Saturday, September 27, 2008

The Neglected Human Element in Web 2.0

Most of the talk around "Web 2.0" rarely touches on the human element. There is lots of rhetoric about the promise and potential of emerging social / collaborative technologies, but no one connects these as tools that enable human processes / practices. There seems to be an underlying assumption of "build it and they will come" or "give the group these technologies and magic will happen."

I think this is a problematic and potentially costly assumption.

Example. Wiki technology enables a group of people to jointly create and edit a document, track who made what changes, and have a related on-line discussion about the document/content. A much more productive tool than using only Microsoft word and those ugly revision marks.

But without common purpose and motivation to contribute, the required skills and knowledge to contribute, agreement to basic ground rules and processes, clear decision making around what content stays and what goes, and a transparent, agreed to arbitration process in the case of irreconcilable conflict -- all the basic things guide group work even in the absence of technology - the tool in and of itself is ineffective and desired outcomes will not be reached.

Related to this idea is that the word "collaboration" has become a generic term to refer to ANY form of interaction between individuals and groups. Yet there are multiple forms, including consulting (asking for input), co-operating, coordinating.

In each one the motivation, process and outcomes are different than real collaboration, which can be defined as exchanging information for mutual benefit, and altering activities, sharing resources, and enhancing the capacity of another to achieve a commonly agreed to outcome through an agreed to process.

Common, explicit understanding and agreement about the outcome / goal, and HOW a group will interact together is important for establishing roles/responsibilities and rules to govern the interaction, and the choice of technology or tool.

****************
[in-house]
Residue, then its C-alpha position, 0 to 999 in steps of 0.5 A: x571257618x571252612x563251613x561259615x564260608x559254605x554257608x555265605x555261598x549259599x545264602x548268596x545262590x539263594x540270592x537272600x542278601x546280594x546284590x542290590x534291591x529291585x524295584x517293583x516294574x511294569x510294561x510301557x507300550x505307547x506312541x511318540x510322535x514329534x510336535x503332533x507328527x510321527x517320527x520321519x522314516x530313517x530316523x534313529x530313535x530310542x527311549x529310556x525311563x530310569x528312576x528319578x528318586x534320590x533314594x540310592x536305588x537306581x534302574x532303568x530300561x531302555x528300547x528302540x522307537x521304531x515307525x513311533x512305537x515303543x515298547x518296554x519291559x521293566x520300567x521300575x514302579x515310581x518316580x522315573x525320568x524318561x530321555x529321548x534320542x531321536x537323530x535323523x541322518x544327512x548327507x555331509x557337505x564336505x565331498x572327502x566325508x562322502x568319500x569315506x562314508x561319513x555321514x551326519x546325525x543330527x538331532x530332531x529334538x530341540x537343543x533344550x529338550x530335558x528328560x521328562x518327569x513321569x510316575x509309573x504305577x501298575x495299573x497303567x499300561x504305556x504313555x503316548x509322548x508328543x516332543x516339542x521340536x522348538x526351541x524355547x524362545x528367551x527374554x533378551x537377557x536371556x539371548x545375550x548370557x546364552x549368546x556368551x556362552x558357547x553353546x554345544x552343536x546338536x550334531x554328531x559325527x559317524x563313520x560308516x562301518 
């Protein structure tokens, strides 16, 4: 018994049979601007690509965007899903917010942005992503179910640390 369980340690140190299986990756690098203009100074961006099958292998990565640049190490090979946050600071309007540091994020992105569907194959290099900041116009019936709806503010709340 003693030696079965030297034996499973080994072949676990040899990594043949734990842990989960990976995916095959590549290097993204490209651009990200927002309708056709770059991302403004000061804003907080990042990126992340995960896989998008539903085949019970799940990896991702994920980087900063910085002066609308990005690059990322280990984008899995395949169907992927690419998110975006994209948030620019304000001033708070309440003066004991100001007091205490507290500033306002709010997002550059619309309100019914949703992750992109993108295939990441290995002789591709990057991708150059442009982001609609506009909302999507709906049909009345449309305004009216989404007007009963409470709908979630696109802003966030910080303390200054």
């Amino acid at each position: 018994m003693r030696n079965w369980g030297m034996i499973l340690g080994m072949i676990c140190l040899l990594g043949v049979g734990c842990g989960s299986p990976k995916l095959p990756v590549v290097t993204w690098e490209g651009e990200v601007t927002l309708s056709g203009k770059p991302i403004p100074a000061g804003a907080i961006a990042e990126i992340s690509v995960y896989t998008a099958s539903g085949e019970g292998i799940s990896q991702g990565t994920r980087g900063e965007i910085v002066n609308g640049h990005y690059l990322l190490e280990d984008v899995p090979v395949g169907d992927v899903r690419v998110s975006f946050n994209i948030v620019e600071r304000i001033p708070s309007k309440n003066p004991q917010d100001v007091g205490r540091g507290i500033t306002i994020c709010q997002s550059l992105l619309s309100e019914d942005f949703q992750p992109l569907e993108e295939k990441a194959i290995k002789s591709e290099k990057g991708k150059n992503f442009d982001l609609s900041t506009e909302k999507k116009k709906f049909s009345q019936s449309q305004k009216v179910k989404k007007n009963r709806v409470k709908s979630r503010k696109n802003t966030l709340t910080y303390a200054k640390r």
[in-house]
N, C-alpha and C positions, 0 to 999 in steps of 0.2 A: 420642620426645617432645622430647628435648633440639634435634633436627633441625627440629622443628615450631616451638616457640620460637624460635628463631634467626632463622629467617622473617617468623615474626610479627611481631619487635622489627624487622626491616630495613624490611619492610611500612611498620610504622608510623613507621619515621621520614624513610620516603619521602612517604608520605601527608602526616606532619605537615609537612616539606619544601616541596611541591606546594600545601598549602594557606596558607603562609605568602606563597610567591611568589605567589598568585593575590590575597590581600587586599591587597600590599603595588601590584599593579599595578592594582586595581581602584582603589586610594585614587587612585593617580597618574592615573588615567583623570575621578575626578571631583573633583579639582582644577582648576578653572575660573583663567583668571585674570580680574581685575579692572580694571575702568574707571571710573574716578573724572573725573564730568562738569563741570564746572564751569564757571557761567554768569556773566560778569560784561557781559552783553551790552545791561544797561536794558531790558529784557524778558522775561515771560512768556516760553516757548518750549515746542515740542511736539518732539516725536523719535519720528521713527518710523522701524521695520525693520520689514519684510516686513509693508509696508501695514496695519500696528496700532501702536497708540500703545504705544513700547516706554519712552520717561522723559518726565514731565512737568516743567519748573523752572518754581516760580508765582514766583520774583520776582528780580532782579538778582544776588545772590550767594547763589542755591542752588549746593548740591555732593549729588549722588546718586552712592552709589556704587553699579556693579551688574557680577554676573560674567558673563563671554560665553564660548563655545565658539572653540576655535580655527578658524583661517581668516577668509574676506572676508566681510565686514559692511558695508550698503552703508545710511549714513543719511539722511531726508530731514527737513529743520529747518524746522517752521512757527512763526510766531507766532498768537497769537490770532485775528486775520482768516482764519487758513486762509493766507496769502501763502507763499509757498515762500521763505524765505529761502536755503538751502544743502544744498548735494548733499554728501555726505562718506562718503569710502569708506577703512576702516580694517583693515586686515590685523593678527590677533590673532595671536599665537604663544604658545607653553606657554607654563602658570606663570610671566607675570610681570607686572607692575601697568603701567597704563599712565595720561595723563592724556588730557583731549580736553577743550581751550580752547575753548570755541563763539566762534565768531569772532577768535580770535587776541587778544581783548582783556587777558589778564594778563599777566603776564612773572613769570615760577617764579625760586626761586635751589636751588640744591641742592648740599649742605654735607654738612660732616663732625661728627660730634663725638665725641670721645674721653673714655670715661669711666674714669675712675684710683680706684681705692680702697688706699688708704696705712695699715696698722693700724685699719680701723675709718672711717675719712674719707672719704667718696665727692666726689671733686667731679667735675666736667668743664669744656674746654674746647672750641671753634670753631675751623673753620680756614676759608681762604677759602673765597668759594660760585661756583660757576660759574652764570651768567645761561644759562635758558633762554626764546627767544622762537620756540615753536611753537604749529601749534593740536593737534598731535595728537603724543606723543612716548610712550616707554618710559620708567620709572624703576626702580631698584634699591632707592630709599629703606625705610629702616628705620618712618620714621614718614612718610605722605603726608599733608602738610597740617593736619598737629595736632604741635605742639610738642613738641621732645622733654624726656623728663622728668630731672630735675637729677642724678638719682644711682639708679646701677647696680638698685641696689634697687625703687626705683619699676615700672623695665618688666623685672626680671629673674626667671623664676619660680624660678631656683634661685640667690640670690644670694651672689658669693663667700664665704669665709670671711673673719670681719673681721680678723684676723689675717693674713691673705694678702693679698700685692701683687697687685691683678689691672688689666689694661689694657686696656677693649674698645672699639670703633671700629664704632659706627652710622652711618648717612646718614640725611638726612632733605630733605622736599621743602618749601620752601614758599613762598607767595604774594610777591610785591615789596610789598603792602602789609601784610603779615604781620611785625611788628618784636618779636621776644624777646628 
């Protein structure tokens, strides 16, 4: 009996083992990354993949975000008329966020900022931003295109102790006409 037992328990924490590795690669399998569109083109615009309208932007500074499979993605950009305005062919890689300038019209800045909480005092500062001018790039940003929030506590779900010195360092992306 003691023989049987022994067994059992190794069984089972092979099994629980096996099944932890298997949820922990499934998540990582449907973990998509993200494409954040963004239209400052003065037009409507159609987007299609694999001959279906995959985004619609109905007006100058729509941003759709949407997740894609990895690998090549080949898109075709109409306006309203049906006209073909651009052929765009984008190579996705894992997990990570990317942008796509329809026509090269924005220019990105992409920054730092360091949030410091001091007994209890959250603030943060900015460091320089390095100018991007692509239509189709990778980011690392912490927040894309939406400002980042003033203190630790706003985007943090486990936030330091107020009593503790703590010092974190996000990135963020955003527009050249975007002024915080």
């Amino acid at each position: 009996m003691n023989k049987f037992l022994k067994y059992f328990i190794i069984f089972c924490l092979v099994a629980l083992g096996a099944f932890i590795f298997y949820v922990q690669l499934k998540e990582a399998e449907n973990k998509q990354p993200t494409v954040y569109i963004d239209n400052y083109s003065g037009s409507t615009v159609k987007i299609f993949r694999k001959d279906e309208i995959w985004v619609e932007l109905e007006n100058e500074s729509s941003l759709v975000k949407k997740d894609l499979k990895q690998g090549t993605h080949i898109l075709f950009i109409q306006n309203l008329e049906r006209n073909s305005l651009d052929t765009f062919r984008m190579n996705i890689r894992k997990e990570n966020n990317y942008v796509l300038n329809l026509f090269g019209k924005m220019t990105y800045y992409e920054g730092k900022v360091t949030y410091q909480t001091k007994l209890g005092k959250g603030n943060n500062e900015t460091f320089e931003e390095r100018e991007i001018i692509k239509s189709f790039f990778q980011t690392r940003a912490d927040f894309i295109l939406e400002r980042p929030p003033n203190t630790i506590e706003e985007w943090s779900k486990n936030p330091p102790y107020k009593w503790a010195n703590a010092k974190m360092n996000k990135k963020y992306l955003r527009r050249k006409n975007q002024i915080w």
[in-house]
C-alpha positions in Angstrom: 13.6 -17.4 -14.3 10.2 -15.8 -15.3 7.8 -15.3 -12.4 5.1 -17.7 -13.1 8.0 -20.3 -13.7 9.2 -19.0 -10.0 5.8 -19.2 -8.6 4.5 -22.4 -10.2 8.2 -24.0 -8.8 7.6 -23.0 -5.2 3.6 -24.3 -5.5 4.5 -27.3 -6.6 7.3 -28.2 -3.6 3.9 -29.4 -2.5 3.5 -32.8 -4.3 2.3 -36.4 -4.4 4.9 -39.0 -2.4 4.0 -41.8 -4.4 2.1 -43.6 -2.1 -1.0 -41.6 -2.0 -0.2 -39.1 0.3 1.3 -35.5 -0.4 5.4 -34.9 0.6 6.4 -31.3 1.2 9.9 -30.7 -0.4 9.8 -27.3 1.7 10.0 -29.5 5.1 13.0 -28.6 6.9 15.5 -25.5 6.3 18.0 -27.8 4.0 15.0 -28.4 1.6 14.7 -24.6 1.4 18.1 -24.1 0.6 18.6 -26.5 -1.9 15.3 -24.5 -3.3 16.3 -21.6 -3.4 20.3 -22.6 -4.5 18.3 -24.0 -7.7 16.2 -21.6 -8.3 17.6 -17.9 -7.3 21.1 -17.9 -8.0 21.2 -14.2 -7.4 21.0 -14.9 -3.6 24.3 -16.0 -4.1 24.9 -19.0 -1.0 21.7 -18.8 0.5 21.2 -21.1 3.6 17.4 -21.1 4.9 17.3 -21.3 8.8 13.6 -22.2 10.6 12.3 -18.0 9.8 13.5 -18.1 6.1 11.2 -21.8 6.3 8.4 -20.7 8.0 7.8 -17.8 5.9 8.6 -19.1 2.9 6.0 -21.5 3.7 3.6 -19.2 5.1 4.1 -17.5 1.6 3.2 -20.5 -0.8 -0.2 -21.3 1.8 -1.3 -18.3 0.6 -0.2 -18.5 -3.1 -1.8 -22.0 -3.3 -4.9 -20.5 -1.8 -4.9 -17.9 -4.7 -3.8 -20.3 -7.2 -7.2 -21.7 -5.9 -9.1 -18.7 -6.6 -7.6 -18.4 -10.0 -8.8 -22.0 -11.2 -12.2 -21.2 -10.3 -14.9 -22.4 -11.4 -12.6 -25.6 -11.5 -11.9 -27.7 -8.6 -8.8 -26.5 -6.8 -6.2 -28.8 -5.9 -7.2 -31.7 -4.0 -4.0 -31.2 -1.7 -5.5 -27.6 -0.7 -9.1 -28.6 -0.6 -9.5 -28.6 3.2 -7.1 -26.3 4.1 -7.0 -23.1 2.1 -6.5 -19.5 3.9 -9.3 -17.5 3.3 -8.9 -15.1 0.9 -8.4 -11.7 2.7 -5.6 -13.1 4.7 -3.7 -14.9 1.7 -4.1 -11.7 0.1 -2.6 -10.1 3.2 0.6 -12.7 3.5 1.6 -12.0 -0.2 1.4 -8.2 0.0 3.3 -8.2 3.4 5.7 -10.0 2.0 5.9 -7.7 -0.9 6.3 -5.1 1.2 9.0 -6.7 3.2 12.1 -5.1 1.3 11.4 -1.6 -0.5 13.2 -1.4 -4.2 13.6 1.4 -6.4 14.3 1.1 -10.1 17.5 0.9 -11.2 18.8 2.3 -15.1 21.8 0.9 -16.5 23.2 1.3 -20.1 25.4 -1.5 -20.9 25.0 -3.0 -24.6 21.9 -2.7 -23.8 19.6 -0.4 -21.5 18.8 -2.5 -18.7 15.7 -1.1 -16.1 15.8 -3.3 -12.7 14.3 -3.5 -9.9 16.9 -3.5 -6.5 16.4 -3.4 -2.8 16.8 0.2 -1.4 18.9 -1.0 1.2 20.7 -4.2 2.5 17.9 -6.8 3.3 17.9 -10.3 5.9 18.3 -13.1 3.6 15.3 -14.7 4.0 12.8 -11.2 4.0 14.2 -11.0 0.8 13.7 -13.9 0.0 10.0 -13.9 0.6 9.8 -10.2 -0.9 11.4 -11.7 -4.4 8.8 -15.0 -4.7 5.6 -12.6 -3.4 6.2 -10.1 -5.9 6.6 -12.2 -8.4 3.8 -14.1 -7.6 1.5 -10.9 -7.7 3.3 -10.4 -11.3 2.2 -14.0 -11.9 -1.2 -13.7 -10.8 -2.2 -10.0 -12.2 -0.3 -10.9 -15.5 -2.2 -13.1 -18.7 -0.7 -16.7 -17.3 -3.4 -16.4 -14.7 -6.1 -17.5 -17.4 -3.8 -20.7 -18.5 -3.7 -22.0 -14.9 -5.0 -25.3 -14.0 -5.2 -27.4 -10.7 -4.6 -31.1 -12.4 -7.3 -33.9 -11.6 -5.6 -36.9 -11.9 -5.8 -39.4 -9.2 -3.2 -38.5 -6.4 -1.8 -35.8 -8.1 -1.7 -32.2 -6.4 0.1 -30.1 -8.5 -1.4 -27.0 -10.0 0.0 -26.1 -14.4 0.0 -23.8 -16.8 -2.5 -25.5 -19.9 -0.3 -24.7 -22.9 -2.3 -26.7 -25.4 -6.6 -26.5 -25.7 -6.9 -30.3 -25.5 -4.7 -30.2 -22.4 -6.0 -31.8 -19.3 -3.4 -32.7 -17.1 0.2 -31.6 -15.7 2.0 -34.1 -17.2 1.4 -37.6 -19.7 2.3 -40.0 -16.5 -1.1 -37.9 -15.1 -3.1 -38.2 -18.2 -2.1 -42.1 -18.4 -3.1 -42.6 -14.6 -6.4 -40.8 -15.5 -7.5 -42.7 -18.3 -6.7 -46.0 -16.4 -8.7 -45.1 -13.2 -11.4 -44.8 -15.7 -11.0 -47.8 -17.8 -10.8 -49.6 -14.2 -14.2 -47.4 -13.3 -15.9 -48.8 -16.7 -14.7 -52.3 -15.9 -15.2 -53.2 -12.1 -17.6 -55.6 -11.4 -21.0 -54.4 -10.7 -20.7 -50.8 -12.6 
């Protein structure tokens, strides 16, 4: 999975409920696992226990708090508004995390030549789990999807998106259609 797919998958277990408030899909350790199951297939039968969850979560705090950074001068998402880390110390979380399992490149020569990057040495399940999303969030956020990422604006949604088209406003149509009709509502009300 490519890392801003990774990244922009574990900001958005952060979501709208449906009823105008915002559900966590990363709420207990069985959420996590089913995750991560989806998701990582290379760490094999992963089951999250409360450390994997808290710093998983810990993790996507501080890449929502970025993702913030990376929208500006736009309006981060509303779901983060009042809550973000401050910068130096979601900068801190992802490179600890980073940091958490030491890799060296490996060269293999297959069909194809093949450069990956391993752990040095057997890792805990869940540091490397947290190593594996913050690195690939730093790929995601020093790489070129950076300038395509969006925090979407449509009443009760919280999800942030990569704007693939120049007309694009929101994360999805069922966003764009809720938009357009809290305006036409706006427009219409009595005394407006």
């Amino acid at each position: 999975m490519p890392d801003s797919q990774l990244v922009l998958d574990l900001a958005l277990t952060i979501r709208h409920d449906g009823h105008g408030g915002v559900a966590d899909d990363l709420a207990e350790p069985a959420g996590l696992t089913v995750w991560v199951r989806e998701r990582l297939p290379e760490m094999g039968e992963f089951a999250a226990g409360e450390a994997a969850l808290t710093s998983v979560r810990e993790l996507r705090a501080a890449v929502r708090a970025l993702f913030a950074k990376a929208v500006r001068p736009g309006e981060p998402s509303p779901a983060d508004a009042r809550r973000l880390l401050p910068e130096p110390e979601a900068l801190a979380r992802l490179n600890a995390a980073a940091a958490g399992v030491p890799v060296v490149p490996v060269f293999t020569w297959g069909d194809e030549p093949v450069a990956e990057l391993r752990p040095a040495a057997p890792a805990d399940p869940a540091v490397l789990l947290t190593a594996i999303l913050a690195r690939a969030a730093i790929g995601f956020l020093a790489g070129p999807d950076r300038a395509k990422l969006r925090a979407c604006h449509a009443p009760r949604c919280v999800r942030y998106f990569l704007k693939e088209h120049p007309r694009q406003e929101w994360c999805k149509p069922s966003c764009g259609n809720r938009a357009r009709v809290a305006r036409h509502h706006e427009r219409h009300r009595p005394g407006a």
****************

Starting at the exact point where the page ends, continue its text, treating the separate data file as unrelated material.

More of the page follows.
I think when "collaboration" is used generically it leads to multiple interpretations and assumptions, which causes breakdown in processes/practices and prevents groups from achieving their potential.

Adding technology in the mix only multiplies the risks.

1 comment:

Peter Zakrzewski said...

I think I have to disagree that the technology would only multiply the risk.

I think it would actually decrease the risk. Social networking technologies in the workplace could be used to actually increase accountability, openess, and transparency.

With the right guidance, managers could learn to help employees collaborate more effectively by using a tool like a Wiki to make explicit the roles and responsibilities inherit in any of the work that the team does inside, outside and around the Wiki.

But I have to agree with you on the need to put people first. Perhaps rather than deciding how to engage using a tool, discuss how a team should engage face-to-face and then transpose that same governance onto the tool. Start with the people first, make it explicit, and then let the tool bring the people closer together to help them achieve a shared outcome.

Technology alone won't deliver on our goals to collaborate more effectively. But it could potentially go along way towards helping us reach them.